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Eight Things You Must Do When you Sell An Artwork

“It’s all about connections.  I want to connect with people; I want to make people think ‘Yeah, that’s how I feel.’ Carole King, Musician

There are a few steps to take when you’ve made a sale of your artwork.  The most important is to make a meaningful connection with your new collector.  After all, the collectors are your supporters who enable you to live a creative life.  And living a creative life enables you to make important contributions to the world.

The rest of the Eight Things You Must Do are necessary for all creative professionals for their creative success.

EIGHT THINGS YOU MUST DO WHEN SELLING A PIECE OF ART:

1.)  PHOTOGRAPH OR SCAN YOUR ART:  Before selling any and every piece you create, be sure to have a photograph of it, preferably a high quality scan.  Trust me, this will come in handy later for more reasons than I can list here.

2.)  AGREE TO A PRICE: The price of your artwork should already be determined and listed, either on your website or on the price sheet if you’re at an art festival or event.  A customer may ask for a discount.  It’s up to you if you want to offer a discount. Some artists will bump their prices up by 5%, then give a discount of 5% when asked.  Or, if a customer is buying multiple pieces, you may want to give a small price break.

3.)  ADD SALES TAX AND SHIPPING CHARGES:  In Orange County, California, our sales tax is a whopping 8.75%!  That gets added to the price of the piece, as well as my estimated shipping charges, if the item will be shipped.  Be careful with estimating shipping – sometimes you’ll end up paying a lot more because you didn’t charge enough.  (Note:  If you are shipping the item to an out-of-state location, you don’t have to charge sales tax.)

4.)  ARRANGE DELIVERY:  There are a few options for artwork delivery:

  • CUSTOMER TAKES IT HOME ON THE SPOT:  When at an event, if the customer paid cash or credit card (and you processed the card already), then let them take it with them if possible.  This will save you the trouble of shipping later, and the customer is usually happy not to have to pay shipping charges.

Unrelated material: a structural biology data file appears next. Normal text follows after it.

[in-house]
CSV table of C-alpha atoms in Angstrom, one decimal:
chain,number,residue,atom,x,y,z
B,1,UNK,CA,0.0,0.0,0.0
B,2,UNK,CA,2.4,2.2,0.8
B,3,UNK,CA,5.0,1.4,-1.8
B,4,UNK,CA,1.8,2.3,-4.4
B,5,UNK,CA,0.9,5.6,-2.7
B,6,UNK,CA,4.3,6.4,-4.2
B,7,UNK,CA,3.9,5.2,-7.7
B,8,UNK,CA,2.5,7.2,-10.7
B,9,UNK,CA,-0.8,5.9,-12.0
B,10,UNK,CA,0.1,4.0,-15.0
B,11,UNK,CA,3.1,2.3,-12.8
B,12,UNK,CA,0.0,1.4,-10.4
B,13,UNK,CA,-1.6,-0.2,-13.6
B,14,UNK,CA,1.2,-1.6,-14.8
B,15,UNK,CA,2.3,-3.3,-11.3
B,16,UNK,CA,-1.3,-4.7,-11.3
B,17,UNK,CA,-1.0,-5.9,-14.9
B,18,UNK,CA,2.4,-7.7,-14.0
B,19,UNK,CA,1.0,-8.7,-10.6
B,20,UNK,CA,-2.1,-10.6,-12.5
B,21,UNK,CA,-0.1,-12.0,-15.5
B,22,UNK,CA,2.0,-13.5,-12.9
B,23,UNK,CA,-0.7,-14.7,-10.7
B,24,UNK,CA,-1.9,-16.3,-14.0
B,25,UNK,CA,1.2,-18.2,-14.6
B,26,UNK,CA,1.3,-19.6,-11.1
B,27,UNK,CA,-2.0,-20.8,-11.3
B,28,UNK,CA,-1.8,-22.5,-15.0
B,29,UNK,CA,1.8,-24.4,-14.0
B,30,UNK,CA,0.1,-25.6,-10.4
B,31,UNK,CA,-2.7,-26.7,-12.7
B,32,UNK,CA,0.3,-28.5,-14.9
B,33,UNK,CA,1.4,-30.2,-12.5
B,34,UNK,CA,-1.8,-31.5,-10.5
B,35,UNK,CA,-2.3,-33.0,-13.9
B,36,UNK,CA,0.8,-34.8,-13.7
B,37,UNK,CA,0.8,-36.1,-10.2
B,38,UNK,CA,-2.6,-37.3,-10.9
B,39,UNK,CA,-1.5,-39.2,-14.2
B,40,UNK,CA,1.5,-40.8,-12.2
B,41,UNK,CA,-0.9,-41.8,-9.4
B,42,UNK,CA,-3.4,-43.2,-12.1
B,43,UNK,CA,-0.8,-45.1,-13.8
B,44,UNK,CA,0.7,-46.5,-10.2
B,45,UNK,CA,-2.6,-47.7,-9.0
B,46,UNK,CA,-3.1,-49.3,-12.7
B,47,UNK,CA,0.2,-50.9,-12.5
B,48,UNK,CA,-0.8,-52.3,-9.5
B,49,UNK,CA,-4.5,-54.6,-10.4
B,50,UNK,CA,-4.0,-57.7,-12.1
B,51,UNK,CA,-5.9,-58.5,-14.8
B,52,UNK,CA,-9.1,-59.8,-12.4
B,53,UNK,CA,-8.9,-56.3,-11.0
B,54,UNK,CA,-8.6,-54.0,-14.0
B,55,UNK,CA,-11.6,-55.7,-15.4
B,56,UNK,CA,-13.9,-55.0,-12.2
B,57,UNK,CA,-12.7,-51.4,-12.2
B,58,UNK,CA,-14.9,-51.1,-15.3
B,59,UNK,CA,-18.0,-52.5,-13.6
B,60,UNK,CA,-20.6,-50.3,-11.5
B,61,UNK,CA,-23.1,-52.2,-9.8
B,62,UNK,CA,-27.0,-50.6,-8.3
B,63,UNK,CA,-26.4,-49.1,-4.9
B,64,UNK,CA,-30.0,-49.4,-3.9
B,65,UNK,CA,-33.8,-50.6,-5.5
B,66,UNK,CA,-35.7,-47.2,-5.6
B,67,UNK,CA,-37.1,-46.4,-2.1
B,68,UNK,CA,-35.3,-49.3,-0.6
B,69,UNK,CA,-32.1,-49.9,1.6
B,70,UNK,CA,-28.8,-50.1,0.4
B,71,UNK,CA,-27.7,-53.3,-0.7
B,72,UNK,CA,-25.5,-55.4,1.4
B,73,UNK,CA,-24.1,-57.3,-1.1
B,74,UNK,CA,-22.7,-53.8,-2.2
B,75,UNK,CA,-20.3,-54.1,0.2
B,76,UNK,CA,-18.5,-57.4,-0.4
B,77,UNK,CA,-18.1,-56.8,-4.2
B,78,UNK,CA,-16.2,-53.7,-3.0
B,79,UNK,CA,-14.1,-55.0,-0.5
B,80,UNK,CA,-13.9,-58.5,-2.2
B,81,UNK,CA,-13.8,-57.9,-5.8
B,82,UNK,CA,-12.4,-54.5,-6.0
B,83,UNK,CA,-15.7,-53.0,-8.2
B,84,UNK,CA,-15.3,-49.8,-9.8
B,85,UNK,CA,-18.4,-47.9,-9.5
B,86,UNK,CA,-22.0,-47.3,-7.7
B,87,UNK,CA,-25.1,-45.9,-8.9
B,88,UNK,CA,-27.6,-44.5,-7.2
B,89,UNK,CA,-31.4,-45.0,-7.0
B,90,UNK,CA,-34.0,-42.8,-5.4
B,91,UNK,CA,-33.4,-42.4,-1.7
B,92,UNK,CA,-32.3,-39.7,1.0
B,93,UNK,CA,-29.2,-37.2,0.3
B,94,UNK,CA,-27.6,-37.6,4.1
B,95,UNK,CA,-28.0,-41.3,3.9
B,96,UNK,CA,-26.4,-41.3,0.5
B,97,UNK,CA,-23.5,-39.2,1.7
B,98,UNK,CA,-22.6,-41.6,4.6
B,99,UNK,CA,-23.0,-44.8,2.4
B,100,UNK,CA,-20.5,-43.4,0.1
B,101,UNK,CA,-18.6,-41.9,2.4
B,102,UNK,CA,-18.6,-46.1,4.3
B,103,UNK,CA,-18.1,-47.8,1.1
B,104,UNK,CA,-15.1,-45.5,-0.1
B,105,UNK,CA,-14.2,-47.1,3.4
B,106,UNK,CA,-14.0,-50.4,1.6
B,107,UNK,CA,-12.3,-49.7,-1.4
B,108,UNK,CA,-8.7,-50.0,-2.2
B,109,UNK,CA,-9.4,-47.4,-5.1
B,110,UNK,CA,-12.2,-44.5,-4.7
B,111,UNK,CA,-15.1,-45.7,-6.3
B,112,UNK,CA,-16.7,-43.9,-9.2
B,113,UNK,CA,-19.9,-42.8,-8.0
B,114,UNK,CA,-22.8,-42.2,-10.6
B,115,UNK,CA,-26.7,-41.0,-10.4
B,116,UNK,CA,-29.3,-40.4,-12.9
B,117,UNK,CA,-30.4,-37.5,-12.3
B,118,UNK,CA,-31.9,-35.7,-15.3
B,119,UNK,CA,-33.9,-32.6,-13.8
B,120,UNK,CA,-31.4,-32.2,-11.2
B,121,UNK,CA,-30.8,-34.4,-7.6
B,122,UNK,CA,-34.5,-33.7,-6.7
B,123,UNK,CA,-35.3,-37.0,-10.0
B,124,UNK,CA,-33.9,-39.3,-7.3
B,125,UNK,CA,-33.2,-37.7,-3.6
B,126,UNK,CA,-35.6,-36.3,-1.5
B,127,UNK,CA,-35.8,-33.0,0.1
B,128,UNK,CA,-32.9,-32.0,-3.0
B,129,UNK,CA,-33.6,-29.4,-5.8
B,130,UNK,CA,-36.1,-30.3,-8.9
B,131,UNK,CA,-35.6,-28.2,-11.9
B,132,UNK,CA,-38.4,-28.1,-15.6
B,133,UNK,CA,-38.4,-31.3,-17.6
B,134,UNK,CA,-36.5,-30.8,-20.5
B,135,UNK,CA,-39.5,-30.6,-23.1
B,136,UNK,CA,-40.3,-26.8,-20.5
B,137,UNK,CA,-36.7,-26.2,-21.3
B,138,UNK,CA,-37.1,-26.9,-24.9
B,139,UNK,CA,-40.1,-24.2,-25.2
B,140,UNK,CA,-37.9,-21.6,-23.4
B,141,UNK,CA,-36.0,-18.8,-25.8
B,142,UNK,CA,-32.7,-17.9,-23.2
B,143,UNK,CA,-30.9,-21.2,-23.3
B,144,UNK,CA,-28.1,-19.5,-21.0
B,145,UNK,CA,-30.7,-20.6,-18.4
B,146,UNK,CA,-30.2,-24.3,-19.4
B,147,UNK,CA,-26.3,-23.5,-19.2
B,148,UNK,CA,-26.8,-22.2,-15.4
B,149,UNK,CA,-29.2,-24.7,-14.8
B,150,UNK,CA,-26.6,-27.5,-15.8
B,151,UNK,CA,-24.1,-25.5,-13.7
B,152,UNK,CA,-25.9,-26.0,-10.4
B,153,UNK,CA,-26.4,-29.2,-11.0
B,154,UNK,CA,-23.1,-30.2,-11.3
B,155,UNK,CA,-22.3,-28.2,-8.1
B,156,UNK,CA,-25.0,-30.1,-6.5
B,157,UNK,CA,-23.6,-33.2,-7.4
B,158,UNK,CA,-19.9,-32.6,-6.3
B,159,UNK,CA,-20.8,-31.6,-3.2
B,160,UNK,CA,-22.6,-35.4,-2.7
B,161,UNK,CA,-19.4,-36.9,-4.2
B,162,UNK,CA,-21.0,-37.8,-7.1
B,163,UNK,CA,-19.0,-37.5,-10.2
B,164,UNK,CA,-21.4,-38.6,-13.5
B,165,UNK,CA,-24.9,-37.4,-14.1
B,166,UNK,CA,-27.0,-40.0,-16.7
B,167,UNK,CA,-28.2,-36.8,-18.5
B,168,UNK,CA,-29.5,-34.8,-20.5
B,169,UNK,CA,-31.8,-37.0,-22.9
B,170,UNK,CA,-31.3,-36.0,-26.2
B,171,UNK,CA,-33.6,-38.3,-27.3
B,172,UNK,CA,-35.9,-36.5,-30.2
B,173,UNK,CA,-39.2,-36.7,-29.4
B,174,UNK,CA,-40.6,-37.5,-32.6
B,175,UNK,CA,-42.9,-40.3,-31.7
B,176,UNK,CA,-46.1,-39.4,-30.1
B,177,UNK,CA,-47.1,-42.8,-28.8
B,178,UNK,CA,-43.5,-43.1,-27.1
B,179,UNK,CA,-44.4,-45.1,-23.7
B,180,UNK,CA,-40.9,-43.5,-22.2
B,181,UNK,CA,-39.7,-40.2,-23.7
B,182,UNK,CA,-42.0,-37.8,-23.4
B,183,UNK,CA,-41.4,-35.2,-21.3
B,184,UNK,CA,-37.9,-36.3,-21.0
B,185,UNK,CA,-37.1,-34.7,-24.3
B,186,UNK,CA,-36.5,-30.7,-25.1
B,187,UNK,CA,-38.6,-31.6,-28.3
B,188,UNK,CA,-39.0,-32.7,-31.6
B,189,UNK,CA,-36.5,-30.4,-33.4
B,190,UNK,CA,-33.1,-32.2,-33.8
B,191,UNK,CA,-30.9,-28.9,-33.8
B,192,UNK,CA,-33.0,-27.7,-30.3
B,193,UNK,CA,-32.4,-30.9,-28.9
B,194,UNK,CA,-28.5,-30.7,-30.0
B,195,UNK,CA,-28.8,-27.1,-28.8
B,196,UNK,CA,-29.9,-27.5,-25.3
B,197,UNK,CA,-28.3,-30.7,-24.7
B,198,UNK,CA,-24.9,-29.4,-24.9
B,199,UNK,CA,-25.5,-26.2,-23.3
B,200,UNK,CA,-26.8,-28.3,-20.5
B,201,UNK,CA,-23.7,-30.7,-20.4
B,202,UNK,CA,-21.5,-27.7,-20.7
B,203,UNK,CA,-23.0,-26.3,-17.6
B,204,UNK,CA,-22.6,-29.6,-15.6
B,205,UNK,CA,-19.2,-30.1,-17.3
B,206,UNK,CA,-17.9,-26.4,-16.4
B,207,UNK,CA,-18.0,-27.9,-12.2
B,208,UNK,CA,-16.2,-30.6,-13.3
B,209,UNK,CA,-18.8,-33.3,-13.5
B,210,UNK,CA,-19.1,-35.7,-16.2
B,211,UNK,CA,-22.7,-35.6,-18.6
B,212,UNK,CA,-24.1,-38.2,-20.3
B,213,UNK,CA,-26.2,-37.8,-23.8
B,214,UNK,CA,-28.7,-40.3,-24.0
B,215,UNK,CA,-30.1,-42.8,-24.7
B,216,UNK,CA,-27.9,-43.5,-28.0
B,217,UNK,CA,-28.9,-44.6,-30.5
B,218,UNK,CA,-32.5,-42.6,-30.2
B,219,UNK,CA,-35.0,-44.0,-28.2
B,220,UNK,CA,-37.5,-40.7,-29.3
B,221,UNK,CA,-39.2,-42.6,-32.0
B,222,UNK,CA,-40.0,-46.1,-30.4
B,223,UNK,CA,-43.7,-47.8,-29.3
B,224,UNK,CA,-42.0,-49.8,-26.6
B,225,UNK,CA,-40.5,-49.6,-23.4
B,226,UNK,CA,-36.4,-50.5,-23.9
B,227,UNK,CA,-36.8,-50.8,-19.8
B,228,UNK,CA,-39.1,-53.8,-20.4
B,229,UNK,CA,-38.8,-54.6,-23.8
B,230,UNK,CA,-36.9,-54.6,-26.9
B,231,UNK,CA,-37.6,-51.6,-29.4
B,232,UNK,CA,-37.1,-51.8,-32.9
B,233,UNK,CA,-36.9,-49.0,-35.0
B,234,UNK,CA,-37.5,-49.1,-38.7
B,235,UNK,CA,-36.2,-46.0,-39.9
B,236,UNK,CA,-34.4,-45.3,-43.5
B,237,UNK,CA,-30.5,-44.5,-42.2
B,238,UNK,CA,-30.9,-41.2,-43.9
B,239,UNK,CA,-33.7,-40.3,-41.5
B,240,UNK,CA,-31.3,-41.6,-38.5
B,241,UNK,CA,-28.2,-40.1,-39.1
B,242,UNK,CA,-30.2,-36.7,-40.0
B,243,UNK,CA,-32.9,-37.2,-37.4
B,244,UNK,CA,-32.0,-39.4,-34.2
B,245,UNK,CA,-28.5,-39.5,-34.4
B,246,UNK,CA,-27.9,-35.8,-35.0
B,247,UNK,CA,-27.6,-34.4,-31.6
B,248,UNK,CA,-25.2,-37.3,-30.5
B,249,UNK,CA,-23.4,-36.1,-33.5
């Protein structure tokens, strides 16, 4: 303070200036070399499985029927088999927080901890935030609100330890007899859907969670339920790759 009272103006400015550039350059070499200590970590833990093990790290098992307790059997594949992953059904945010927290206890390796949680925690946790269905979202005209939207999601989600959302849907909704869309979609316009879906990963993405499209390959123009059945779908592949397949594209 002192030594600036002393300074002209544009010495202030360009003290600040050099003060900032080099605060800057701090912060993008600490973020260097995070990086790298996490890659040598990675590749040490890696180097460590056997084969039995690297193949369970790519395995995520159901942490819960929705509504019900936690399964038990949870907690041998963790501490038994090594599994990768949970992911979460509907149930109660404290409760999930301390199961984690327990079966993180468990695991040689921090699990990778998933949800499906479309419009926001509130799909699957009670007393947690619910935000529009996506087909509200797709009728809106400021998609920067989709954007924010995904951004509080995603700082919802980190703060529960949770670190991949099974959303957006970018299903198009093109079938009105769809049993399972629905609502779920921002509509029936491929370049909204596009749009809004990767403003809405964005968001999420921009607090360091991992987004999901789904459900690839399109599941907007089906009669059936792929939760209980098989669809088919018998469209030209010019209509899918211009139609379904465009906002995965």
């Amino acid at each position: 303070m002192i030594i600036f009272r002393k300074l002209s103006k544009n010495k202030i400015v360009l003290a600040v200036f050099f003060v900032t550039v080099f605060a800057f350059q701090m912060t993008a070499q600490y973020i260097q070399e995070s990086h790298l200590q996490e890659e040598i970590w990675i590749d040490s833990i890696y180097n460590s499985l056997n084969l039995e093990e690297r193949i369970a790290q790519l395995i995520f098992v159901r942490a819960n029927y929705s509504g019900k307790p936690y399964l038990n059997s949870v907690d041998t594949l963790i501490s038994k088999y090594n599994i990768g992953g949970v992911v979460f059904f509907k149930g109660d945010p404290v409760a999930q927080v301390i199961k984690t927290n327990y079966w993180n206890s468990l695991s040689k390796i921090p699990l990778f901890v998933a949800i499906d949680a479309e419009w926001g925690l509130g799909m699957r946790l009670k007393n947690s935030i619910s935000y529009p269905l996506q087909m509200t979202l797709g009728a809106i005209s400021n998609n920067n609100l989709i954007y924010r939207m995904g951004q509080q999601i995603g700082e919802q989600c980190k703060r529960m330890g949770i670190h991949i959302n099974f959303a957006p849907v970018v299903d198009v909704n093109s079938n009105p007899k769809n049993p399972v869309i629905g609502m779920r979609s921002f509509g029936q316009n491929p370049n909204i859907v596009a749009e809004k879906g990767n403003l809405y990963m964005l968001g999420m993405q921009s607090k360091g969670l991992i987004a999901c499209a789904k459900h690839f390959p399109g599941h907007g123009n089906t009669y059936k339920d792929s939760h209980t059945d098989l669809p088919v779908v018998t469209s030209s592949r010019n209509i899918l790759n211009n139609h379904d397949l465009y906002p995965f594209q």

• If they paid by check or PayPal, I strongly advise you to wait for the payment to clear. We’ve sold many art pieces at shows where the customer paid by check, and only one time did a check bounce.  But I’ll tell you, that one time stung!  I no longer let the customer take the item home until after the money is officially in the bank.
  • PICK UP AT STUDIO:  If the buyer is local to your area, arrange for them to pick up the piece at your studio after the payment has cleared.   I love when people come to our Drew Brophy studio to pick up art, because it’s an opportunity to show them other pieces. Once we get a new collector to come into our studio and get to know us personally, they become a Drew Brophy fan for life.  The personal connection is very powerful.
  • DELIVER AND HANG FOR THEM:  You could offer to deliver and hang the art for a small additional fee that would cover your time and travel expenses.  If a customer purchases several large pieces, and they are less than a two hour drive from our studio, we offer to personally deliver and hang the art for them at no charge.
  • FOLLOW UP:  If you’ve shipped the piece, follow up by phone or e-mail later, to make sure that it arrived safely.

5.)  PROVIDE A RECEIPT: Print out a receipt for the customer so that they have a record of the artwork and price they paid for it.  The receipt should have all of your contact information on it, as well as your website address, your phone number and your email.  Many artists include a copyright notice on their receipts.  Ours states that “The artwork copyright is owned by Drew Brophy.  Any reproduction of this artwork must be agreed to, in a separate licensing agreement and in writing, by Drew Brophy.”

6.)  RECORD THE COLLECTORS CONTACT INFO: Always keep a record of all buyers of your artwork. We have a spreadsheet of every person who has bought Drew Brophy’s originals going back to 1996 (which is when we started keeping track).  I recommend using an Excel Spreadsheet so that you can sort according to year, or painting name, or medium, as you need to.  The spreadsheet has the following information:

TITLE OF ARTWORK/Year Created/MEDIUM/Size/$ PRICE PAID/Buyer NAME, ADDRESS, PHONE, EMAIL

7.)  SEND A THANK YOU CARD:  We mail a nice “thank you” card about a week after the painting was shipped, delivered or picked up.  In the card we write our heartfelt thanks for the buyer contributing to the arts and we share our wish that they enjoy the art for years to come.

8.)  MAILING LIST:  Add your collector’s information to your mailing list (ask permission to add their e-mail to your newsletter list).  If you don’t send out mailers or newsletters, eventually you will, so start your list now.  A mailing list is a fabulous way to keep in touch with your collectors over the years, particularly if you want to invite them to future shows or let them know about new works that you’ve created.

Be sure to let your collector know that you appreciate their love of your art, and that you are happy to see the piece go to a good home.  Without the support of our collectors, I don’t know what Drew and I would be doing for a living.

Art collectors are the angels that provide support for the arts and that make it possible for artists to put more beauty into the world. For that, I’m grateful!

Maria xxoo

*Photo by Scott L. Robertson whom I discovered on a Creative Commons site.

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